Effect of nucleus accumbens lesions on socially motivated behaviour of young domestic chicks

Gergely Zachar, András Sebestyén Tóth, Márton Balogh, A. Csillág

Research output: Contribution to journalArticle

2 Citations (Scopus)


Behaviour of young domestic chicks when isolated from conspecifics is influenced by two conflicting drives: fear of potential predator and craving for company. The nucleus accumbens (Ac) has been suggested to influence social behaviour, as well as motivation in goal-directed tasks. In this study, the Ac of 1-day-old domestic chicks was lesioned bilaterally, using radiofrequency method. Open field behaviour before and after presenting a silhouette of a bird of prey was recorded, followed by a behavioural test to measure group size preference and social motivation of chicks. Ac-lesioned individuals emitted more distress calls and ambulated more in the open field test, however, they reacted to the predatory stimulus very similarly to control chicks: their vocalization was reduced and the intergroup difference in motor activity also disappeared. There was no difference between the lesioned and control chicks in the latency to approach their conspecifics in the social motivation test, and both groups chose the larger flock (eight) of conspecifics over the smaller one (three). Concerning the role of Ac in social behaviour, a difference between lesioned and sham birds was evident here only in the absence of detectable stimulus (predator or conspecifics). These findings may reflect either decreased fear of exposure to predators or increased craving for conspecifics suggesting that the likely function of Ac is to modulate goal-driven, including socially driven, behaviours, especially when the direct stimulus representing the goal is absent. This is in harmony with the known promotion of impulsiveness by Ac lesions.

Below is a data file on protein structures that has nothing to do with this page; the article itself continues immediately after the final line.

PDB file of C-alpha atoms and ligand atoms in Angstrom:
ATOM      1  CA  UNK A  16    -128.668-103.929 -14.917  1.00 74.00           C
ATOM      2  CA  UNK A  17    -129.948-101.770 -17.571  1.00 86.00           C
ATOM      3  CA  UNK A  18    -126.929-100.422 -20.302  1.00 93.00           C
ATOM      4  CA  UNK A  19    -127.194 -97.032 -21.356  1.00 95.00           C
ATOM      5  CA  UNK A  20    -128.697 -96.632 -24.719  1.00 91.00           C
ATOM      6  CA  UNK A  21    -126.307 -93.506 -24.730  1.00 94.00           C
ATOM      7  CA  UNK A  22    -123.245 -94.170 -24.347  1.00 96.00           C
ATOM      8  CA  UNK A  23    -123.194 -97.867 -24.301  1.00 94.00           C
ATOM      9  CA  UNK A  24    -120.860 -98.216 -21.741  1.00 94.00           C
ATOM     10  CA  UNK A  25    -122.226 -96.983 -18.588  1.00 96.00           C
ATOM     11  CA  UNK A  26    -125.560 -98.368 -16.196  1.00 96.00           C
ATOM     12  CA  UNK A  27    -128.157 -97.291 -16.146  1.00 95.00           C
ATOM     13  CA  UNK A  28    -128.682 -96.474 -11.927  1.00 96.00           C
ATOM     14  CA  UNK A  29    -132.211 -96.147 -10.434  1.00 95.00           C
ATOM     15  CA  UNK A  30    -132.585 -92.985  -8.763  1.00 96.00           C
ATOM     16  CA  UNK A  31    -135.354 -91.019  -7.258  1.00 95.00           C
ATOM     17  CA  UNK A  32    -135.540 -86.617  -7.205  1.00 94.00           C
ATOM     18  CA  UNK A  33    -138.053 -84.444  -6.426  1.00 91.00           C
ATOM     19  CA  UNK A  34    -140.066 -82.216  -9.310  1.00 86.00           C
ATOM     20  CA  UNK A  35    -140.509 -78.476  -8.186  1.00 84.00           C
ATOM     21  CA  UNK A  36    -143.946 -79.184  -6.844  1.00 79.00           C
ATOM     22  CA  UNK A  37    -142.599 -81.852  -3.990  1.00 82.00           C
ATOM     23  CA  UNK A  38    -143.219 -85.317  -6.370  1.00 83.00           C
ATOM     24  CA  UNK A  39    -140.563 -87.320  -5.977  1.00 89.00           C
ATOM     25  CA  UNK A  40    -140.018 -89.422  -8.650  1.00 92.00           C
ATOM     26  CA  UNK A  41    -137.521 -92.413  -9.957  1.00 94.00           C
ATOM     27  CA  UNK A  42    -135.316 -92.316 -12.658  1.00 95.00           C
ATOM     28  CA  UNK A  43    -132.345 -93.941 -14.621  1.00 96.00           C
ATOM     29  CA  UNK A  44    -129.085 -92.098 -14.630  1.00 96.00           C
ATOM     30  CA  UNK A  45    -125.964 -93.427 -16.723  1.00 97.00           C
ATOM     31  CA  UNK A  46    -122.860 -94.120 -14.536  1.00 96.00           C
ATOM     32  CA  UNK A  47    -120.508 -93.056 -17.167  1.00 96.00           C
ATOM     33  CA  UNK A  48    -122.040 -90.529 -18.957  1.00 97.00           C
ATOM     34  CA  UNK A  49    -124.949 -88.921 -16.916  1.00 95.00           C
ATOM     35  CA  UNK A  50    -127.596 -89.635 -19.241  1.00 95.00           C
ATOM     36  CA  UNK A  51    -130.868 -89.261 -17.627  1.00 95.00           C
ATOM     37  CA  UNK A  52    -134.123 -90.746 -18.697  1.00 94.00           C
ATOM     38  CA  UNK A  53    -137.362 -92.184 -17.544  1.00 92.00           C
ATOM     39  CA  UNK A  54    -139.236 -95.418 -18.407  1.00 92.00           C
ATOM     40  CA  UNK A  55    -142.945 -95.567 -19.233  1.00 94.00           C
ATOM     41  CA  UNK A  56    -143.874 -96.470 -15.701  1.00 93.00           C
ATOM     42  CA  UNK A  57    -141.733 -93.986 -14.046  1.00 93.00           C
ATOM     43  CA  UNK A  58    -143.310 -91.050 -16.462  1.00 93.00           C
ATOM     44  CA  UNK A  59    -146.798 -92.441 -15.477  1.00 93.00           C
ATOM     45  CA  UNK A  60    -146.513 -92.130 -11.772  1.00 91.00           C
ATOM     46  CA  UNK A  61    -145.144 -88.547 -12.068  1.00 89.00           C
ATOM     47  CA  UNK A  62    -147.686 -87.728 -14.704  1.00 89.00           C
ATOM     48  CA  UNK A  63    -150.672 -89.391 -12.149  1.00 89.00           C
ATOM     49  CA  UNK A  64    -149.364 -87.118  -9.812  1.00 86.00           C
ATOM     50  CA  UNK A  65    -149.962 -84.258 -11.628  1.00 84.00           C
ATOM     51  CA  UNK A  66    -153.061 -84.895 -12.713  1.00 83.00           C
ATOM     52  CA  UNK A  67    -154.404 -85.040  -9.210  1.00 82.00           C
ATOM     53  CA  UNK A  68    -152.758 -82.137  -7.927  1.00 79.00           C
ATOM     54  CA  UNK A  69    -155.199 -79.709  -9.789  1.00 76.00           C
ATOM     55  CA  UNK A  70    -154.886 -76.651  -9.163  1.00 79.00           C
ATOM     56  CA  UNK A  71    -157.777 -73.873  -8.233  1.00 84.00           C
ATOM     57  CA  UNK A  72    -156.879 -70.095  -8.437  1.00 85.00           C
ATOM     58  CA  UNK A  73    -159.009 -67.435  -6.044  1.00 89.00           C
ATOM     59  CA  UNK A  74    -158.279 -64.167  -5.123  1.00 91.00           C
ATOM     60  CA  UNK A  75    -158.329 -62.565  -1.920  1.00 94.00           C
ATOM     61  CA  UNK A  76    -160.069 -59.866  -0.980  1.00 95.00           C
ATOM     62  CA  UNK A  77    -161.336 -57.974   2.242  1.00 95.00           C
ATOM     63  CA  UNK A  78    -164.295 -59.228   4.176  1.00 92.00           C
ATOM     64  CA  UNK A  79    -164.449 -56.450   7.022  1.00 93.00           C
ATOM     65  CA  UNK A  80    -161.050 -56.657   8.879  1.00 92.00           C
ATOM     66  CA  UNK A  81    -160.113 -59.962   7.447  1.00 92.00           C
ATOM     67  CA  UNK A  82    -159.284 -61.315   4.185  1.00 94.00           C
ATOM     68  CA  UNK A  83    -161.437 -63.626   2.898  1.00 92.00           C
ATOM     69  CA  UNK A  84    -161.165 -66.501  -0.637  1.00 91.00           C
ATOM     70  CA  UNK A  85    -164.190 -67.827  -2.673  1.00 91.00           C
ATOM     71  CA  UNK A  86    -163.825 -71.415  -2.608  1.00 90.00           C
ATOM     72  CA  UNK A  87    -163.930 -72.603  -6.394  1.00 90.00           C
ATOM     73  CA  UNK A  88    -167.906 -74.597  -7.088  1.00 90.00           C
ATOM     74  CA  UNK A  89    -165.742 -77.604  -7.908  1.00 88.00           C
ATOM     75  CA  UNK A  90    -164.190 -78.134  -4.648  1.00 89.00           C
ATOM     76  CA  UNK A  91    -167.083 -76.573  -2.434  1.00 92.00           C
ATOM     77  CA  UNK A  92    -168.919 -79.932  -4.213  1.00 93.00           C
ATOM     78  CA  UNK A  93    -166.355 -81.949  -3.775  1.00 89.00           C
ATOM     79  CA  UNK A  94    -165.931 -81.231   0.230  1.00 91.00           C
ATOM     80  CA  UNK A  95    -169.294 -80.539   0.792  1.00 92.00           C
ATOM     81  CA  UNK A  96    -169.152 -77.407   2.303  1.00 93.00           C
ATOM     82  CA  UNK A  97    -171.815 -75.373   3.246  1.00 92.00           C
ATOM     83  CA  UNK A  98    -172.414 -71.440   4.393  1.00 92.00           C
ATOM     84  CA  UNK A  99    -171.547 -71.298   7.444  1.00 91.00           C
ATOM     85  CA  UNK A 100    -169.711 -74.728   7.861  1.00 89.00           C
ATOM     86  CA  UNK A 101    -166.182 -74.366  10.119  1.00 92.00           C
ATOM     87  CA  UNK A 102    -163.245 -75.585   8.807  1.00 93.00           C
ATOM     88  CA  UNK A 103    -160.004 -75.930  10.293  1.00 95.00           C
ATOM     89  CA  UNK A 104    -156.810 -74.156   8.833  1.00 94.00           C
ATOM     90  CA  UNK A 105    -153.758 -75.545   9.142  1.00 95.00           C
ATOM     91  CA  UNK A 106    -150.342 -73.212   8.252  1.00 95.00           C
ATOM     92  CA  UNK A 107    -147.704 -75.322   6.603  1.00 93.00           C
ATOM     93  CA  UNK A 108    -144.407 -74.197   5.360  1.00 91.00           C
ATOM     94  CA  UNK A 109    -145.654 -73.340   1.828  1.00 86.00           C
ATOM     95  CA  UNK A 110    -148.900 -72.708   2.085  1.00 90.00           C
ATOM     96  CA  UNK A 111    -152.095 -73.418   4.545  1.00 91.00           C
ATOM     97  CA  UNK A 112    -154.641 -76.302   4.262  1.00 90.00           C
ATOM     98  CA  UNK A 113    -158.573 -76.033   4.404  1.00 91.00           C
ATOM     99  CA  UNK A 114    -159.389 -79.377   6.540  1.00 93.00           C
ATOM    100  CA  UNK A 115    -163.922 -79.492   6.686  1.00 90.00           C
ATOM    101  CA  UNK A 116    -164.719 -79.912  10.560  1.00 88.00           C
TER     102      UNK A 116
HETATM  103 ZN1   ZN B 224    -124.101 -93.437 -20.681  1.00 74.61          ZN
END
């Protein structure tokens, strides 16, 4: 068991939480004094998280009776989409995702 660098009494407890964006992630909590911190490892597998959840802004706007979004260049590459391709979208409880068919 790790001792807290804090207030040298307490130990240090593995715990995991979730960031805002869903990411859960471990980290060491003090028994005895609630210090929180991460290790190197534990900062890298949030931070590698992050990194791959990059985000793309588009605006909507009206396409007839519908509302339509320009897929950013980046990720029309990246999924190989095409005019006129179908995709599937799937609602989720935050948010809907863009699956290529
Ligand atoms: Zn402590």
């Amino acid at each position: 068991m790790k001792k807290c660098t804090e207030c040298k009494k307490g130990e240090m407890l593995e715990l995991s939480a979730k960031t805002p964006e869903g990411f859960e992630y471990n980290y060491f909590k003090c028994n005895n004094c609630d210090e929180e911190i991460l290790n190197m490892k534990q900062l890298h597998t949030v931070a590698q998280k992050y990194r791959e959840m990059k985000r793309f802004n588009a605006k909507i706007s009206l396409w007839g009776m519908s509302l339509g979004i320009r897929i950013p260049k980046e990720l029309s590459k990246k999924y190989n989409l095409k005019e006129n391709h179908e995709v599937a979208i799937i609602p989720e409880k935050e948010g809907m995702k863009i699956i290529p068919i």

Original languageEnglish
JournalEuropean Journal of Neuroscience
Publication statusAccepted/In press - 2016


  • Avian
  • Basal ganglia
  • Grouping
  • Open field
  • Separation

ASJC Scopus subject areas

  • Neuroscience(all)

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